Google is reported to be eyeing an investment in, the “next generation video entertainment network for video gamers” that also happens to be the third largest network on YouTube (behind only Vevo and Warner Music) and amasses more than 1.5 billion monthly views and 154 million unique monthly viewers.

The news broke yesterday when Peter Kafka at AllThingsD wrote Machinima was in the midst of raising more than $30 million (that will value the company at somehwere in the ballpark of $190 million, post-funding) from a group of investors led Google (and possibly its investment arm, Google Ventures).

The investment would be a first for Google. Never before has the internet-related products and services corporation put money directly into a new media studio.

Late last year, Google’s YouTube launched its Original Channels Initiative, promising to fund more than $100 million worth of content from a variety of partners. Last week at YouTube’s Brandcast event, YouTube’s Global Head of Content, Robert Kyncl announced the world’s largest video sharing site would spend more than $200 million to market those Original Channels across the YouTube and Google Display Networks. But both of those initiatives are content plays, not investments in companies.

YouTube did acquire new media studio Next New Networks in March, 2011, but that was a full-on acquisition, in terms of content, personnel, and company. YouTube has since turned the old Next New Networks team into the new YouTube Next, a division of YouTube that fosters and assists burgeoning online video stars and acts as a liaison between the video site and its top talent.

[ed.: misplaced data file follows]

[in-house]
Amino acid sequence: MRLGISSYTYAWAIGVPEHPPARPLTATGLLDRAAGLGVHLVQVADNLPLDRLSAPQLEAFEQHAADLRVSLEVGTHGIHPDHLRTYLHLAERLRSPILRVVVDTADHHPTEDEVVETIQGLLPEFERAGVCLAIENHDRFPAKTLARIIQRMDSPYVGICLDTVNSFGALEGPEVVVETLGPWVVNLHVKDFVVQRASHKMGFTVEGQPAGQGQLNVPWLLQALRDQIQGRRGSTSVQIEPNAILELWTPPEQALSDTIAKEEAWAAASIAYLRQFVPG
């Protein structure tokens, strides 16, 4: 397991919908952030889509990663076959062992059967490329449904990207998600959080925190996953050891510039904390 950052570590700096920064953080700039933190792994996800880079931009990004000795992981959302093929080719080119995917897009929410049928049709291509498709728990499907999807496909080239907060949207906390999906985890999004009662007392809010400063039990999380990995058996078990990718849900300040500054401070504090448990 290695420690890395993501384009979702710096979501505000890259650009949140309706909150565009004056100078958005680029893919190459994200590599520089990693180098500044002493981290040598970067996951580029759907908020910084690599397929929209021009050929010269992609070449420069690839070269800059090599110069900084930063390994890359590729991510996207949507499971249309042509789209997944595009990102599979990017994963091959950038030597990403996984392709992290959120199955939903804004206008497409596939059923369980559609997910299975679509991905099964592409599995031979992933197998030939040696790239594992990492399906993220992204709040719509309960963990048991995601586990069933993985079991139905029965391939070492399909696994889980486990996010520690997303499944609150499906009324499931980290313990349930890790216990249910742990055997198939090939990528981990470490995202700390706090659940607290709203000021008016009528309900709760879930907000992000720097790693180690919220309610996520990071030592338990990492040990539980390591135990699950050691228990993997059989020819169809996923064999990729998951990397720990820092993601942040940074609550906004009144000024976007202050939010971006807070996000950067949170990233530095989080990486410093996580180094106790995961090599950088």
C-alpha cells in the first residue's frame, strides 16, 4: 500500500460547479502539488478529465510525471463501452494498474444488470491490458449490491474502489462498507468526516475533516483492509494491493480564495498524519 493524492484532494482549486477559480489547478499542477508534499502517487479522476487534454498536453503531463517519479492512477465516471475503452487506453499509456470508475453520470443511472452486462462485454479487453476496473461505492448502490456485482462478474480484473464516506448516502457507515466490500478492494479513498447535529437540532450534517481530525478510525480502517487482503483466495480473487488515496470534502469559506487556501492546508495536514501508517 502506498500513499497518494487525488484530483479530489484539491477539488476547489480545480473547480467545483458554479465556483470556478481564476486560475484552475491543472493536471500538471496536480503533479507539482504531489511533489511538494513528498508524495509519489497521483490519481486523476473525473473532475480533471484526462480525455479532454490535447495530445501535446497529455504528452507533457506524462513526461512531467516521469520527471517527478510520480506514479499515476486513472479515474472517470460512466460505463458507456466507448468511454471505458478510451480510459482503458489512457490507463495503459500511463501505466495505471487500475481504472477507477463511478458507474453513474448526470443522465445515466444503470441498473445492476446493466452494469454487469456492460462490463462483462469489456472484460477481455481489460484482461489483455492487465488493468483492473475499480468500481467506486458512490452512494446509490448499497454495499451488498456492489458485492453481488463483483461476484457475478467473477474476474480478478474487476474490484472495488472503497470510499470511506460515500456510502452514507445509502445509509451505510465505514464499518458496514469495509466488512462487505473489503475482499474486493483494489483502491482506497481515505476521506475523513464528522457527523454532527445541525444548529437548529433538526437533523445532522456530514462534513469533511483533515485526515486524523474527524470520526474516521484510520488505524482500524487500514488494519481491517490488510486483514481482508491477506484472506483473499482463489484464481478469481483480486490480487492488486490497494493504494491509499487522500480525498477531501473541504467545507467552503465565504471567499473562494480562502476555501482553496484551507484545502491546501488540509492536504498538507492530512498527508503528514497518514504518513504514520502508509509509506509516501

It’s also worth pointing out part of the reason YouTube acquired Next New Networks is because Next New Networks was doing so well on YouTube. Two of the top 10 most viewed videos on the site in all of 2010 came from the Next New Networks original series Auto-Tune the News and Key of Awesome. The company was receiving very large checks from YouTube every month for the advertising revenue its videos accumulated. Perhaps YouTube wanted to keep that money in house.

That’s why the deal with Google and Machinima makes sense. Instead of watching checks go out the door to Machinima for its split of YouTube’s advertising revenue, Google could watch those checks go out the door to benefit a company in which it owns equity. And as Kafka notes, “Why shouldn’t Google back content producers who make stuff for its properties? After all, YouTube is trying to become more like TV. And most of the big TV networks own their own studios outright.”

Sources close to the deal also tell us that to get this point with Google, Machinima turned down a number of acquisition offers. One of which came from Yahoo, which we’re told was in the several hundred million dollar range. The deal would’ve certainly been an interesting one. It could’ve given Yahoo the ability to play in Google’s online video world by proxy and added even more scale to Machinima’s already very large online video footprint. Representatives on all sides declined to comment.

Stay tuned for more.

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